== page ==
Concluding remarks The margins and surfaces of resin composite restorations, in both anterior and posterior teeth, may be damaged in the process of routine oral healthcare maintenance, specifically during scaling and polishing. Such damage may be limited, if not prevented, by careful scaling and avoiding the use of an abrasive prophylaxis paste on the surfaces of the resin composite. Damage caused to a resin composite restoration during scaling and polishing may be corrected by means of refurbishment or repair techniques.
LETTER TO THE EDITOR Dear Sir, I enjoyed reading the article in your February issue on the often neglected role of the escort following intravenous sedation (Escorts’ Knowledge of their Duty of Care to Patients who have Undergone Intravenous Sedation). I would, however, wish to point out that the authors appear to have misunderstood one aspect of the 2003 Department of Health guidelines (Conscious Sedation in the Provision of Dental Care). As the authors of your article correctly write, the guidance states: “A responsible adult escort must accompany the patient home or to a suitable place of care after treatment under conscious sedation and assume responsibility for the post-sedation care for the rest of the day.” However, on page 68 the authors write: “One hundred per cent of escorts should… [l]ook after the patient for the next 24 hours, or have made arrangements for this to happen.” They go on to write: “Patients are required to be looked after by an adult for 24 hours following intravenous sedation” and quote the 2003 guidance as a reference. Clearly there is a discrepancy here. The 2003 guidance specifically states that the escort must look after the patient for “the rest of the day” which is somewhat different to looking after the patient for 24 hours following IV sedation. The Expert Group were, I believe, mindful of the difficulties in expecting an escort to look after someone for an entire 24-hour period, and the “rest of the day” guidance reflects this. I would appreciate it if this small but important clarification could be made in the next edition of the journal. Yours sincerely,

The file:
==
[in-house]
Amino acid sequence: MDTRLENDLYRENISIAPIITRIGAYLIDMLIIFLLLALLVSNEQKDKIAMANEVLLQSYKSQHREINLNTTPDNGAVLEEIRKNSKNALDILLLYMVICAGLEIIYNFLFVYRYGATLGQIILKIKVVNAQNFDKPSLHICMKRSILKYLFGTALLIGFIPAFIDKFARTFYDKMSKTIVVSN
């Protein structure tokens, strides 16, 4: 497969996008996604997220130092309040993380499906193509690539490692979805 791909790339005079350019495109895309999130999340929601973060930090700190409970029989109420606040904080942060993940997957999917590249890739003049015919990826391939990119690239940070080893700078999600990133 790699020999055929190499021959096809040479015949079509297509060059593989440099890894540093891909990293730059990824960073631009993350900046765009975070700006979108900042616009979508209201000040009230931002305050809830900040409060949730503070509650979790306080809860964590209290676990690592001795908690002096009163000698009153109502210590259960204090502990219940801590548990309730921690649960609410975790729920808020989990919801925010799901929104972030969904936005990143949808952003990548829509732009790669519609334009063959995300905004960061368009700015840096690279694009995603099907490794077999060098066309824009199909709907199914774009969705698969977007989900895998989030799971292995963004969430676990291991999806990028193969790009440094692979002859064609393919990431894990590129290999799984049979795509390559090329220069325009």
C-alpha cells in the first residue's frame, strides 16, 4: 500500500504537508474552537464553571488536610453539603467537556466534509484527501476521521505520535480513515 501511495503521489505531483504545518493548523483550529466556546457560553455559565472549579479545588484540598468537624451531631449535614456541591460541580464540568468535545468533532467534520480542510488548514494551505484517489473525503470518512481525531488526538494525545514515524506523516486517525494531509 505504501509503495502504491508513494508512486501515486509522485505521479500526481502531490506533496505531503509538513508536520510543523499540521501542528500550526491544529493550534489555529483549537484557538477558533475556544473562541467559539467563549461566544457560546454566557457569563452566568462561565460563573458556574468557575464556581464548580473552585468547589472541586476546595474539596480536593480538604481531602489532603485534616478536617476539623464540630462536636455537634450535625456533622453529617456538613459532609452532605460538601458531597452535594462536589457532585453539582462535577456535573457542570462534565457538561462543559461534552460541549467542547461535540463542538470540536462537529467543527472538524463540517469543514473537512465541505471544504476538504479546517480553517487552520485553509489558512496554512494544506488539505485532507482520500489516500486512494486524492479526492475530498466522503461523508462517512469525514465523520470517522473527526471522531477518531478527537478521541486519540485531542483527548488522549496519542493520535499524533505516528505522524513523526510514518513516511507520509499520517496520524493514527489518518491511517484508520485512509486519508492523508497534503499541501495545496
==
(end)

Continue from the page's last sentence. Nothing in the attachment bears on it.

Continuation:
United Nations Environment Programme. Minamata Convention Agreed by Nations. UNEP website. Available at: http://tinyurl.com/bkkekac. Accessed: 14 April 2014. Lynch CD, Wilson NHF. Managing the phase-down of amalgam (Part I): educational and training issues. Br Dent J 2013;215:109–113. Lynch CD, Wilson NHF. Managing the phase-down of amalgam (Part II): implications for practising arrangements and lessons from Norway. Br Dent J 2013;215:159-162.
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Robert Bland BDS MJDF MMedSci FFGDP(UK) Dear Dr Bland, Thank you for your comments regarding our paper. As you point out, the Standing Committee on Sedation for Dentistry’s guidelines do state that the patient escort must “assume responsibility for the post-sedation care for the rest of the day.” The standard set for the reported audit was based on our departmental protocol, where we ask patients to be cared for over a 24-hour period, and this should have been stated more clearly in the paper. William Thompson